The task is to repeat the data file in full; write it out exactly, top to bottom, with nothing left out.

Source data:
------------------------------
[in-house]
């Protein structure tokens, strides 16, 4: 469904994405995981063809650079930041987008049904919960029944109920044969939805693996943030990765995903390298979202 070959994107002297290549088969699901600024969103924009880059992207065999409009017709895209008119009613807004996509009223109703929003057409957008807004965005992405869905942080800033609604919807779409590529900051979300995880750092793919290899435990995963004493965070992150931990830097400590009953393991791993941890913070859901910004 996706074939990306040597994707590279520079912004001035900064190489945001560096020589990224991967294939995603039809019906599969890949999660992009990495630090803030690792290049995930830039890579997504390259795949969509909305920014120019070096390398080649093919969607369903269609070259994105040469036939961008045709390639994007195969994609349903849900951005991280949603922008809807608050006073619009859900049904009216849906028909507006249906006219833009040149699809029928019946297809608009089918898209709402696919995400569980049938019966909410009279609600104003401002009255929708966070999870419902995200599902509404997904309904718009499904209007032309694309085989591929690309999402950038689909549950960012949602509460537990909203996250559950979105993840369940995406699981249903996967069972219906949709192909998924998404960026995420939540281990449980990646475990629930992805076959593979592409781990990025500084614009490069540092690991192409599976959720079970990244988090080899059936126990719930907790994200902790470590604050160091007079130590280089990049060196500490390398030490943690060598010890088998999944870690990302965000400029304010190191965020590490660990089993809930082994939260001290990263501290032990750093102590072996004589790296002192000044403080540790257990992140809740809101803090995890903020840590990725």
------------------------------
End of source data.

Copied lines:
[in-house]
């Protein structure tokens, strides 16, 4: 469904994405995981063809650079930041987008049904919960029944109920044969939805693996943030990765995903390298979202 070959994107002297290549088969699901600024969103924009880059992207065999409009017709895209008119009613807004996509009223109703929003057409957008807004965005992405869905942080800033609604919807779409590529900051979300995880750092793919290899435990995963004493965070992150931990830097400590009953393991791993941890913070859901910004 996706074939990306040597994707590279520079912004001035900064190489945001560096020589990224991967294939995603039809019906599969890949999660992009990495630090803030690792290049995930830039890579997504390259795949969509909305920014120019070096390398080649093919969607369903269609070259994105040469036939961008045709390639994007195969994609349903849900951005991280949603922008809807608050006073619009859900049904009216849906028909507006249906006219833009040149699809029928019946297809608009089918898209709402696919995400569980049938019966909410009279609600104003401002009255929708966070999870419902995200599902509404997904309904718009499904209007032309694309085989591929690309999402950038689909549950960012949602509460537990909203996250559950979105993840369940995406699981249903996967069972219906949709192909998924998404960026995420939540281990449980990646475990629930992805076959593979592409781990990025500084614009490069540092690991192409599976959720079970990244988090080899059936126990719930907790994200902790470590604050160091007079130590280089990049060196500490390398030490943690060598010890088998999944870690990302965000400029304010190191965020590490660990089993809930082994939260001290990263501290032990750093102590072996004589790296002192000044403080540790257990992140809740809101803090995890903020840590990725």